Thermoregulation at mammals that live in water -

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Thermoregulation at mammals that live in water

About mammals > Adaptations for aquatic life
The bottlenosed dolphin

Most aquatic animals are ectotherms, or poikilotherms, or what is often referred to as “cold-blooded.” As the temperature of the surrounding water rises and falls, so does their body temperature and, consequently, their metabolic rate. Many become quite sluggish in unusually cold water. This “slowing down” caused by cold water is a disadvantage for active swimmers. Some large fish, such as certain tunas and sharks, can maintain body temperatures that are considerably warmer than the surrounding water. They do this by retaining the heat produced in their large and active muscles. This allows them to remain active even in cold water.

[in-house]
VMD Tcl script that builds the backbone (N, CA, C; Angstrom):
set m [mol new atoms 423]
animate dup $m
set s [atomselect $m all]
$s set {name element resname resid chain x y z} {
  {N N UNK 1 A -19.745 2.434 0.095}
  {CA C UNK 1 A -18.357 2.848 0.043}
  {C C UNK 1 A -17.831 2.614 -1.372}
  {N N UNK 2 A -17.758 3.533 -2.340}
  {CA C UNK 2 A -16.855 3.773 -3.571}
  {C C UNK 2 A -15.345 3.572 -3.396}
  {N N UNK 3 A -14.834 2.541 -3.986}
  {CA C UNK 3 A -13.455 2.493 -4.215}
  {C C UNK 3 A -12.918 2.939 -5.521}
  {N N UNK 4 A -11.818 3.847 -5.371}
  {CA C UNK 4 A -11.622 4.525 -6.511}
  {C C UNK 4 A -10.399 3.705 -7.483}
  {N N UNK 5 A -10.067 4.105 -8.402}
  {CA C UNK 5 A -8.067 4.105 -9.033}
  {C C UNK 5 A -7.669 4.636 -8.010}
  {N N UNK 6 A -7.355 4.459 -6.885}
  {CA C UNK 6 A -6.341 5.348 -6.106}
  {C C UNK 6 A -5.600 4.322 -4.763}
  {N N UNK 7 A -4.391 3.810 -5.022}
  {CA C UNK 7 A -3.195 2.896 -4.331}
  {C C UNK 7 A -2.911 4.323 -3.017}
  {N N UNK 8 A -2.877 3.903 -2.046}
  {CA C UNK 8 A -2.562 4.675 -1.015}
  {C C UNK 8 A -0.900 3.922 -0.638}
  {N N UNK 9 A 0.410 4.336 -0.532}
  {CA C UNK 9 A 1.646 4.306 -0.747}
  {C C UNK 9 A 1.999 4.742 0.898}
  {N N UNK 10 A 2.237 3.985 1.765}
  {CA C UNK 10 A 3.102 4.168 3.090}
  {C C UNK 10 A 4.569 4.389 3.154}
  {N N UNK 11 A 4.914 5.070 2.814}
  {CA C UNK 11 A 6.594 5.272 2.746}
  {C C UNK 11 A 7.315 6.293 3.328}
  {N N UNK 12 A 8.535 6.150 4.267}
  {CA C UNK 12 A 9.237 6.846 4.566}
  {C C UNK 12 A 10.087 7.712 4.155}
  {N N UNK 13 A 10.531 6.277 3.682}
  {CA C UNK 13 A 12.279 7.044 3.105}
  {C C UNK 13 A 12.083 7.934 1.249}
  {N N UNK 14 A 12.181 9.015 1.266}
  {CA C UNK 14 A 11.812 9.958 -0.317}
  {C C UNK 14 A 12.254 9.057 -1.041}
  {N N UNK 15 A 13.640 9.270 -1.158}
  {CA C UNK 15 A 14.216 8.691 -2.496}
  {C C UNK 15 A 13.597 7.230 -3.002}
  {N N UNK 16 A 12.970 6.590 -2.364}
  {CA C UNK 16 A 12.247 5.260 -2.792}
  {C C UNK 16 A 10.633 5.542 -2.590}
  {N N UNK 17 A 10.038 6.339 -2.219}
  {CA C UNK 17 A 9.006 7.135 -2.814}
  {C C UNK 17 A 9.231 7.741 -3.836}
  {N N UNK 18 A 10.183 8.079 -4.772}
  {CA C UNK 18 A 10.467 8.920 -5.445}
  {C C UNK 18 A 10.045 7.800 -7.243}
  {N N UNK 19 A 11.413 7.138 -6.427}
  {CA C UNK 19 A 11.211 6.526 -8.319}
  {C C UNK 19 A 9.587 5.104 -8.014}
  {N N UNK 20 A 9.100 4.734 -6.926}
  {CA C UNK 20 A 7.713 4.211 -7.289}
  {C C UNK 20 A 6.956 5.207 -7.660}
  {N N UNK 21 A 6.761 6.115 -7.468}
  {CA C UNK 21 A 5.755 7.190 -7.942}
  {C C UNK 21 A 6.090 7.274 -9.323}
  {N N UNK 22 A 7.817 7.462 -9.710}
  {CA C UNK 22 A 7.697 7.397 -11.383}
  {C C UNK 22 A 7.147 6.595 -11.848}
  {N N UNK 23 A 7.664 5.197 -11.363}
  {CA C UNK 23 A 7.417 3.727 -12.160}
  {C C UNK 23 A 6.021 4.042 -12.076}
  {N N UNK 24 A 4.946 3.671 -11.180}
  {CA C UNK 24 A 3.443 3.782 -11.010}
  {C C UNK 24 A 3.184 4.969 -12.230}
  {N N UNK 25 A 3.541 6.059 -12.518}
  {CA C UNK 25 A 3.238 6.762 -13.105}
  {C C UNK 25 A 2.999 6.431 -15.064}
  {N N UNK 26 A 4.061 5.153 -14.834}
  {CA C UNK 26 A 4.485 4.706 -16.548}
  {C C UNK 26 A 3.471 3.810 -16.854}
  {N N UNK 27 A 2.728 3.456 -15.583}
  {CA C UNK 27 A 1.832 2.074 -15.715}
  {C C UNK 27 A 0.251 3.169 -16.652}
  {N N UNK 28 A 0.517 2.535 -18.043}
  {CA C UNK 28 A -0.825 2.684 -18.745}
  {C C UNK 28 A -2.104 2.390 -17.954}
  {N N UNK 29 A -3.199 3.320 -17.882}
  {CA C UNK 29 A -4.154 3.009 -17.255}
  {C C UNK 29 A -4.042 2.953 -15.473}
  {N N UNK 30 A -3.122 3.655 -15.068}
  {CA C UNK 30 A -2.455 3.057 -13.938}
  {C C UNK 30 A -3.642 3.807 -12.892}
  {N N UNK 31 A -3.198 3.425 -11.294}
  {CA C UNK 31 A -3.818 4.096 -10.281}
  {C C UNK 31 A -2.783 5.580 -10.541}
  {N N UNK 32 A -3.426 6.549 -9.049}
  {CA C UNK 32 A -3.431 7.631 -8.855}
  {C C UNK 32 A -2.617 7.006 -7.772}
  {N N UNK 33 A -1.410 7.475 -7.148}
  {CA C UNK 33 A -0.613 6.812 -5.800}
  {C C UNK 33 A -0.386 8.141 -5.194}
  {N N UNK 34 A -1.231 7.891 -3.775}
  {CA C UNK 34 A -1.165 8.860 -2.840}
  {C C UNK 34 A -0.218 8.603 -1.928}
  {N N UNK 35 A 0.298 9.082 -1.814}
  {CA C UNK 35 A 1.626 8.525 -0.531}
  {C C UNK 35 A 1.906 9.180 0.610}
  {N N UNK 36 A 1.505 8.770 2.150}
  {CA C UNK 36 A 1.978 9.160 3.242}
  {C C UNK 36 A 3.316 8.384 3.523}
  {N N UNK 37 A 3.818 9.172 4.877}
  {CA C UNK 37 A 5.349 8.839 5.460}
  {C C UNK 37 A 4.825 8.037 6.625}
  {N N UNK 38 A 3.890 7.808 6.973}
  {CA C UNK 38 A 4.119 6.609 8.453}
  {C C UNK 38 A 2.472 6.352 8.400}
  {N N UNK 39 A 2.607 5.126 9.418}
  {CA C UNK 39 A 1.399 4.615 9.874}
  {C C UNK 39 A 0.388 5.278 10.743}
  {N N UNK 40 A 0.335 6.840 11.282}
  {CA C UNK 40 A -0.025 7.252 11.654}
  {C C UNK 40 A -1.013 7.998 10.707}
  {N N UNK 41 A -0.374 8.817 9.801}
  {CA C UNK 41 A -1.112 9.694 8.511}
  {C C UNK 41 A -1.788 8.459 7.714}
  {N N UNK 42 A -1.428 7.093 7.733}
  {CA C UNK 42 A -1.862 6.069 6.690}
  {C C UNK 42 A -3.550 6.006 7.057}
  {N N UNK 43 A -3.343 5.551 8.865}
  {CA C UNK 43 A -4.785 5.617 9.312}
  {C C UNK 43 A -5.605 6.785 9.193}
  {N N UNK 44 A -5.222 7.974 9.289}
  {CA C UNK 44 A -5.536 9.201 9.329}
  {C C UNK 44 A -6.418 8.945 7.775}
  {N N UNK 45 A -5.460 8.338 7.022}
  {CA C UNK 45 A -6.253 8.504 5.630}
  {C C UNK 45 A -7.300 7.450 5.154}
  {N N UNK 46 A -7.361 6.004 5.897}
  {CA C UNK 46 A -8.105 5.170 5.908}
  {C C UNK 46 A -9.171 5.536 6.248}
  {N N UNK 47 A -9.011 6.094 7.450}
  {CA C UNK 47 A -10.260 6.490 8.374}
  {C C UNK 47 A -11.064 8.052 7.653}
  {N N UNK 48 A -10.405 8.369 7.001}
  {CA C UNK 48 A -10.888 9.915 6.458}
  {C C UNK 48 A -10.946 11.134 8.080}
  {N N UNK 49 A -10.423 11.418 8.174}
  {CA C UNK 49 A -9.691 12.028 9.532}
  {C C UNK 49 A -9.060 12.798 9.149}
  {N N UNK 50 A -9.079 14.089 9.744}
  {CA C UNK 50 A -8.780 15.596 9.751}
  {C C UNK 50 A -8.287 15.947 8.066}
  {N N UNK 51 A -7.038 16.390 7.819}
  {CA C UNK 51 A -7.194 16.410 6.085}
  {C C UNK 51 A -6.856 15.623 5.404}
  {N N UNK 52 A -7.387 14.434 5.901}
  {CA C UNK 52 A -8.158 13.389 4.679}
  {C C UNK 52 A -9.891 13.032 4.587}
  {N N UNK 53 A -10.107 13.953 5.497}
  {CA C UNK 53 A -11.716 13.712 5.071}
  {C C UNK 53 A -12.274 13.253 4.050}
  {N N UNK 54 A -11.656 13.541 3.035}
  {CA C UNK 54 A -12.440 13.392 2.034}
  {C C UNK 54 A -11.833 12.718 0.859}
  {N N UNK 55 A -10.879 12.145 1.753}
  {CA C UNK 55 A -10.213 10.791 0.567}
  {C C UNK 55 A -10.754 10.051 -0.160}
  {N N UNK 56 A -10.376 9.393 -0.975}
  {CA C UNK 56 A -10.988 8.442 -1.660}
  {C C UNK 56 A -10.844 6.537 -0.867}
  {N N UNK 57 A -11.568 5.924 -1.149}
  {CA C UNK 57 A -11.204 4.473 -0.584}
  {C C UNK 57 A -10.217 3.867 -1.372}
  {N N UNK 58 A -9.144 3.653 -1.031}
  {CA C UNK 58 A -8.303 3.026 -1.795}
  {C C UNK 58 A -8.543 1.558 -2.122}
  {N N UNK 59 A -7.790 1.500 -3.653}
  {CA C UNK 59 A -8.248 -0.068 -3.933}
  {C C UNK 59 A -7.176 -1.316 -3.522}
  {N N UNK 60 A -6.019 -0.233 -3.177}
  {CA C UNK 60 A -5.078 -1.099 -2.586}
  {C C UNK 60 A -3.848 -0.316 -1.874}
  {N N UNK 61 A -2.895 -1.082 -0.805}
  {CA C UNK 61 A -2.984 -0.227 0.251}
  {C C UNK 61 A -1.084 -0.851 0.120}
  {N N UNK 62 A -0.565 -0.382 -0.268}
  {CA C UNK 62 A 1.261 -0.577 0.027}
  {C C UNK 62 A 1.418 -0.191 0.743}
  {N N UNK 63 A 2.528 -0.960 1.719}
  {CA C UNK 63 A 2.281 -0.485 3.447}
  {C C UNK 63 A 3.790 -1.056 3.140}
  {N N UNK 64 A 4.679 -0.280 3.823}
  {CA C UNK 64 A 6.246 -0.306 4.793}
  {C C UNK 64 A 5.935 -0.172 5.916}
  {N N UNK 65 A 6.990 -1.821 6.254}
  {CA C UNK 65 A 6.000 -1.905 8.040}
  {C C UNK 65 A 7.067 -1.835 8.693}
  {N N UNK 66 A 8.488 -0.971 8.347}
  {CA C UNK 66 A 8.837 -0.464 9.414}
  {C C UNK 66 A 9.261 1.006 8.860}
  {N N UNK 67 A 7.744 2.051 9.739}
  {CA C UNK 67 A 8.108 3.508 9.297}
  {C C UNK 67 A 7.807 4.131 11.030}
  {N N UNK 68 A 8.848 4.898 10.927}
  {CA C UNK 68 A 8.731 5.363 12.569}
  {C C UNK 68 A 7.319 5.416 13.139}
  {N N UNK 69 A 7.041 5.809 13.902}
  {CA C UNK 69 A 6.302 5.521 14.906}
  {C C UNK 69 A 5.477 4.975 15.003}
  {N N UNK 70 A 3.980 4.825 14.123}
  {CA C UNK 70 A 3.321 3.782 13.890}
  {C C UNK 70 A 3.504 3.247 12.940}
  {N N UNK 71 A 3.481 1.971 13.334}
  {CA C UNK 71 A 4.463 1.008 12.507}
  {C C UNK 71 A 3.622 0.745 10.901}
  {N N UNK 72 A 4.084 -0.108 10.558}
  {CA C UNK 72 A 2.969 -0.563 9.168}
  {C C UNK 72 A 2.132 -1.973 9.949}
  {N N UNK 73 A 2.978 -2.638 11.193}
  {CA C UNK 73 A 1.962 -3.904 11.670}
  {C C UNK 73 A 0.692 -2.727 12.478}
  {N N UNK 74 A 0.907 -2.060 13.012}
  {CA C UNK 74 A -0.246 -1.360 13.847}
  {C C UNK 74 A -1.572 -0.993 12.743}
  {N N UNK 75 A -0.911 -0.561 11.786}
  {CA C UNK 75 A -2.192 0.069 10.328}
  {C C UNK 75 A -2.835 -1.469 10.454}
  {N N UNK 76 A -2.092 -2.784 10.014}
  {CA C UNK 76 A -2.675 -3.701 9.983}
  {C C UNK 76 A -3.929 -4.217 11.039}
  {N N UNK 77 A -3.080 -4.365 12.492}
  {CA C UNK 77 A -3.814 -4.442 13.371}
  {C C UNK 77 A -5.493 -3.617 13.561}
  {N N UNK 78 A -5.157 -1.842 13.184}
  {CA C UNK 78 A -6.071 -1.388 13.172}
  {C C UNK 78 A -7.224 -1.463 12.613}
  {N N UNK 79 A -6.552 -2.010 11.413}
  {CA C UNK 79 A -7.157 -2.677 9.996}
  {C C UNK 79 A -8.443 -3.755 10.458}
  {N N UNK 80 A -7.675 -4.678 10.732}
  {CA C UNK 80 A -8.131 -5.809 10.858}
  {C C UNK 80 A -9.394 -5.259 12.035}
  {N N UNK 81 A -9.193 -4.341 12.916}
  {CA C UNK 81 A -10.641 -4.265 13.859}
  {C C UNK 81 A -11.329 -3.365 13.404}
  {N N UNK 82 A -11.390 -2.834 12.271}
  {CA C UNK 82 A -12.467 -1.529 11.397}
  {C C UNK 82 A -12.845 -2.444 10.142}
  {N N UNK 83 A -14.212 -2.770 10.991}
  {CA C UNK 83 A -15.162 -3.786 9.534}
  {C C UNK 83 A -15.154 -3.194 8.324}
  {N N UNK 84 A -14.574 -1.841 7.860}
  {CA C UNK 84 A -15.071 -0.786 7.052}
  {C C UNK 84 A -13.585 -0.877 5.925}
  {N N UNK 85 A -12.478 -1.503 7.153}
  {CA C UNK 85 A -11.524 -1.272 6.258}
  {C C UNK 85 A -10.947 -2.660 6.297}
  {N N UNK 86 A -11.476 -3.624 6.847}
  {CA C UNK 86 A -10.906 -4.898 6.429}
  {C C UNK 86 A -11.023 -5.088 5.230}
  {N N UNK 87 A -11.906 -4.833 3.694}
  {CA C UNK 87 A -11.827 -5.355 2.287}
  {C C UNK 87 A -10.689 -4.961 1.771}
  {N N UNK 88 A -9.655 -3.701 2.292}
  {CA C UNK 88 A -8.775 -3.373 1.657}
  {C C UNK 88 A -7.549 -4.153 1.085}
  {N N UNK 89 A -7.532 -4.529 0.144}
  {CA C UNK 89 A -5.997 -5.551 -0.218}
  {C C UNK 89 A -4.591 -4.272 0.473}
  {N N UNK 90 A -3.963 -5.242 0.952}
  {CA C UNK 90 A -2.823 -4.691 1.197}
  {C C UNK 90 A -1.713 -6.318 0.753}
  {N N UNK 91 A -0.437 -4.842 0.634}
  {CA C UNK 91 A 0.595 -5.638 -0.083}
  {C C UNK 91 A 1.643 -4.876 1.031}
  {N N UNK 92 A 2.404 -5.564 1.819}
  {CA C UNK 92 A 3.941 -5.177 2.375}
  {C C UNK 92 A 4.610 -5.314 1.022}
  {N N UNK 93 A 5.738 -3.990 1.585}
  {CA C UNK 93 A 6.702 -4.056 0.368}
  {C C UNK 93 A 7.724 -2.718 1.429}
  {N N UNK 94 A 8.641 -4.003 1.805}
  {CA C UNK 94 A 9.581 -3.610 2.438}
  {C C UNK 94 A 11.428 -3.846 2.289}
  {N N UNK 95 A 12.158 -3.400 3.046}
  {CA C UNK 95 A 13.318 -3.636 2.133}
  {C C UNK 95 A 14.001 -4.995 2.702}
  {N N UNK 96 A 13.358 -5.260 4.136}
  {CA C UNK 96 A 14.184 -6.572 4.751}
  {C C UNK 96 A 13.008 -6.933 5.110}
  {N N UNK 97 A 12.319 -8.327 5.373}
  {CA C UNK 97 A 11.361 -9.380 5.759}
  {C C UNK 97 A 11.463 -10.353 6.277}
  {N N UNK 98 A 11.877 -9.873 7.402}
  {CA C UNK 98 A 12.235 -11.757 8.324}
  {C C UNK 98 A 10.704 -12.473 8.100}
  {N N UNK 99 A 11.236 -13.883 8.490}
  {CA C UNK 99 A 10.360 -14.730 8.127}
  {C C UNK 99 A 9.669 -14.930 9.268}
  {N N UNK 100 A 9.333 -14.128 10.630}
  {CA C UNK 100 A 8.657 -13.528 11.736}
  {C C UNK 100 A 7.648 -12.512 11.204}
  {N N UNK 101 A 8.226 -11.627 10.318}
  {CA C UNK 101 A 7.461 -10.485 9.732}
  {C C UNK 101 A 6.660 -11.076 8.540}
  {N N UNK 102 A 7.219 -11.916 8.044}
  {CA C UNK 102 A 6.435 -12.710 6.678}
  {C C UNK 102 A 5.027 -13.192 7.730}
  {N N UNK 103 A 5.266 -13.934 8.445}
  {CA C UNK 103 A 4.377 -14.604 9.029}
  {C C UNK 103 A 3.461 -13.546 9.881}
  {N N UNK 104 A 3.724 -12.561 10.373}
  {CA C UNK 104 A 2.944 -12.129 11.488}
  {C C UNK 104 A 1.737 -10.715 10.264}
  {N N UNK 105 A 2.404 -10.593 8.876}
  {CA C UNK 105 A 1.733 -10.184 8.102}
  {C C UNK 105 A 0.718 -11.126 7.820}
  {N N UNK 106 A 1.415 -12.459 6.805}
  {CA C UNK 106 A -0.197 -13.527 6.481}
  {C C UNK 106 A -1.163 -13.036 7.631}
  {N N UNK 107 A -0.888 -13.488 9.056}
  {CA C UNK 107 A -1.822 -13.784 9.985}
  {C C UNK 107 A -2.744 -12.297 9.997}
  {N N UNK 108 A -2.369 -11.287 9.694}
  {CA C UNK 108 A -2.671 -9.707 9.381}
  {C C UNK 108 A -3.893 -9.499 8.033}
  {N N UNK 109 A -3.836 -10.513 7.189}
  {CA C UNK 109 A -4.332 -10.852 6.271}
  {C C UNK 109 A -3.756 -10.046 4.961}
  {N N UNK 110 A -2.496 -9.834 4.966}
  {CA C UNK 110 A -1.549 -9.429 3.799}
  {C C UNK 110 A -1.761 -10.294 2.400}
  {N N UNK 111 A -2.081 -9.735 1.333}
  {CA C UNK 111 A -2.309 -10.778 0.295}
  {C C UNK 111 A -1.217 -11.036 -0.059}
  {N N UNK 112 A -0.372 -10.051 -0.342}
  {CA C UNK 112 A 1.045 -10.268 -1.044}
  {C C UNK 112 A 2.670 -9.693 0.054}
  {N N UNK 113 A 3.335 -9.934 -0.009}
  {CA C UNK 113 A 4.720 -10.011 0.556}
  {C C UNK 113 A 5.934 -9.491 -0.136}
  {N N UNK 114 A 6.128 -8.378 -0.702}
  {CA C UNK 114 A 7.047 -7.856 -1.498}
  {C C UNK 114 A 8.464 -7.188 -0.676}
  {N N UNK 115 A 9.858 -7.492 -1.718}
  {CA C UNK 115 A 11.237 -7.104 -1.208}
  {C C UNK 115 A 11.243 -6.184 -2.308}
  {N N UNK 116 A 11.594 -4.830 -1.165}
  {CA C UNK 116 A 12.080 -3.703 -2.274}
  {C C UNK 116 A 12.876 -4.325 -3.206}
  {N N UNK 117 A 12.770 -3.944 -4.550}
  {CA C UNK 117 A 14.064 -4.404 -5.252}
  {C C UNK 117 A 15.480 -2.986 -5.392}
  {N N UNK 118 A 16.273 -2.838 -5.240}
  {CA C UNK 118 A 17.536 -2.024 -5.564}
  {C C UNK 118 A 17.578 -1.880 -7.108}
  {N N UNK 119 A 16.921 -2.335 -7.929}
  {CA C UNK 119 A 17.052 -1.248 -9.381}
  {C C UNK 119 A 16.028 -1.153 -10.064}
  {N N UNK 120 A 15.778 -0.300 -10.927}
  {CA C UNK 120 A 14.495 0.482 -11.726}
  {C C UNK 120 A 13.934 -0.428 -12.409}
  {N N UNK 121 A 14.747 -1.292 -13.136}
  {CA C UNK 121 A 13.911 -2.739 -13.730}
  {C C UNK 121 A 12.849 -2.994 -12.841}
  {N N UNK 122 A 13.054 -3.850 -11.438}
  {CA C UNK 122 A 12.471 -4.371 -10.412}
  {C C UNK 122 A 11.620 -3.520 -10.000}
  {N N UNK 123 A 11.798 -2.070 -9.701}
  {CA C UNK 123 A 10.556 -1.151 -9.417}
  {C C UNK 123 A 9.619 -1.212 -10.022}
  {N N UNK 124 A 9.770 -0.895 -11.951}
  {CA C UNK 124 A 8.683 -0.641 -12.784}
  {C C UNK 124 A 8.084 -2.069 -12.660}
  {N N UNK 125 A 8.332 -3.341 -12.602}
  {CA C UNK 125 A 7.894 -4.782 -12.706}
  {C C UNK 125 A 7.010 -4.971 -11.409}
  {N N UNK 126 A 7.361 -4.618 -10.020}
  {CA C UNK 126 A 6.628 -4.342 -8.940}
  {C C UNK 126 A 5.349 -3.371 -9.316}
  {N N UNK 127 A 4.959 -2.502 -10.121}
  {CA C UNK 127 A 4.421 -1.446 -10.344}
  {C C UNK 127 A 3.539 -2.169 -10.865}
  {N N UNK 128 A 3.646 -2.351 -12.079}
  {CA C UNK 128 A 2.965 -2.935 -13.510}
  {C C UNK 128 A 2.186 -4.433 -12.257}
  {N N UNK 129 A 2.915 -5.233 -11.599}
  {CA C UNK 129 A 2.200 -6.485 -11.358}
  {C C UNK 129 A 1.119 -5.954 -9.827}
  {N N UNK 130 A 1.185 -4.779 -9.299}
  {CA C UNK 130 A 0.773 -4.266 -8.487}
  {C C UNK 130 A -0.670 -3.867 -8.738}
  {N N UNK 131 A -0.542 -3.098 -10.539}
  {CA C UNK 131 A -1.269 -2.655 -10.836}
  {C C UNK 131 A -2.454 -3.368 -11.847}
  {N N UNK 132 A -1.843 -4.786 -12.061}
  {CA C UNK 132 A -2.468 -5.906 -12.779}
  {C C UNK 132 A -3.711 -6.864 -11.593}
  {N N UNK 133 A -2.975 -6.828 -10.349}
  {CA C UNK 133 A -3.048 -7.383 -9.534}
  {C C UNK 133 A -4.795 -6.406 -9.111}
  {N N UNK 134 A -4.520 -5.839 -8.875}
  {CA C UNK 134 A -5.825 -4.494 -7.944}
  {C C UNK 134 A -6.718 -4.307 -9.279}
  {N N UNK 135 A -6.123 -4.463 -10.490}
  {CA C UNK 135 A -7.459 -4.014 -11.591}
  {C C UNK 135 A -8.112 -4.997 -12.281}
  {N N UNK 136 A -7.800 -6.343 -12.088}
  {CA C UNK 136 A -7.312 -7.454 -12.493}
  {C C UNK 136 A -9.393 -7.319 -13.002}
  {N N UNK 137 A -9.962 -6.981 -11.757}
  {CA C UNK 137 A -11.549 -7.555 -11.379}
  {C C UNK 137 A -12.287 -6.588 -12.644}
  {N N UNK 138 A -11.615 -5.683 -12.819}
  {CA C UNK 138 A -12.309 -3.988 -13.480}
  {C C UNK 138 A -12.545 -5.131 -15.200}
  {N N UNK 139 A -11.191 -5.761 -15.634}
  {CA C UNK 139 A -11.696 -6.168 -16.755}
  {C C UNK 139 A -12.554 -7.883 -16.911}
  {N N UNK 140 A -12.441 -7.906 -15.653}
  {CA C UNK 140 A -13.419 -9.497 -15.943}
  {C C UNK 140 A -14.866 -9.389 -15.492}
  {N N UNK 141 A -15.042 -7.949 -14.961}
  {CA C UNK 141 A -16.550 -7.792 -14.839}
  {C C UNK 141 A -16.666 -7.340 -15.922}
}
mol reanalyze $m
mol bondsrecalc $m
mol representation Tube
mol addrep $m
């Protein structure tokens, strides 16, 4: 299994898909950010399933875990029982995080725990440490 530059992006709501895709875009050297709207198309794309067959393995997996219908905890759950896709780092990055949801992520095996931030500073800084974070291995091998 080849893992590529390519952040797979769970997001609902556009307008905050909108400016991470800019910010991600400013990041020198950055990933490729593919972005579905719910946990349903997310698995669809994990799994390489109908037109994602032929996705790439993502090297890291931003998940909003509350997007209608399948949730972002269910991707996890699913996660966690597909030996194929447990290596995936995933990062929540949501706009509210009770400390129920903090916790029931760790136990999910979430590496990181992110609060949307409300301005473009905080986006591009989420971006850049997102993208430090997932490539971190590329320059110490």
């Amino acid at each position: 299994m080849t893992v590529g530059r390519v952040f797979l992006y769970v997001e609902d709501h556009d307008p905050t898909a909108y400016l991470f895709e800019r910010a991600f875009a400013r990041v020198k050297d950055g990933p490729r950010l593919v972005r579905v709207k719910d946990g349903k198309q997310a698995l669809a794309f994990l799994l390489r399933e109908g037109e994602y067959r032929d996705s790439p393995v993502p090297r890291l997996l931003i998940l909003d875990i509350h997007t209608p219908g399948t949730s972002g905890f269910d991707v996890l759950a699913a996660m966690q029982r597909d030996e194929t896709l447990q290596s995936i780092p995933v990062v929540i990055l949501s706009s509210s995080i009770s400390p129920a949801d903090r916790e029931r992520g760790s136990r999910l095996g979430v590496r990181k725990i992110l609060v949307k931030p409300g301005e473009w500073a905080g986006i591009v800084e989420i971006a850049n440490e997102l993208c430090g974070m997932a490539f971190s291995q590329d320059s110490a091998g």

Aquatic mammals are able to keep their body temperatures more or less constant regardless of water temperature. Marine mammals deposit most of their body fat into a thick layer of blubber that lies just underneath the skin.

This blubber layer not only insulates them but also streamlines the body and functions as an energy reserve. The fusiform body shape and reduced limb size of many marine mammals and organisms decreases the amount of surface area exposed to the external environment. This helps conserve body heat. An interesting example of this body form adaptation can be seen in dolphins: those adapted to cooler, deeper water generally have larger bodies and smaller flippers than coastal dolphins, further reducing the surface area of their skin.

Arteries in the flippers, flukes, and dorsal fins of marine mammals are surrounded by veins. Thus, some heat from the blood traveling through the arteries is transferred to the venous blood rather than the outside environment. This countercurrent heat exchange also helps to conserve body heat.

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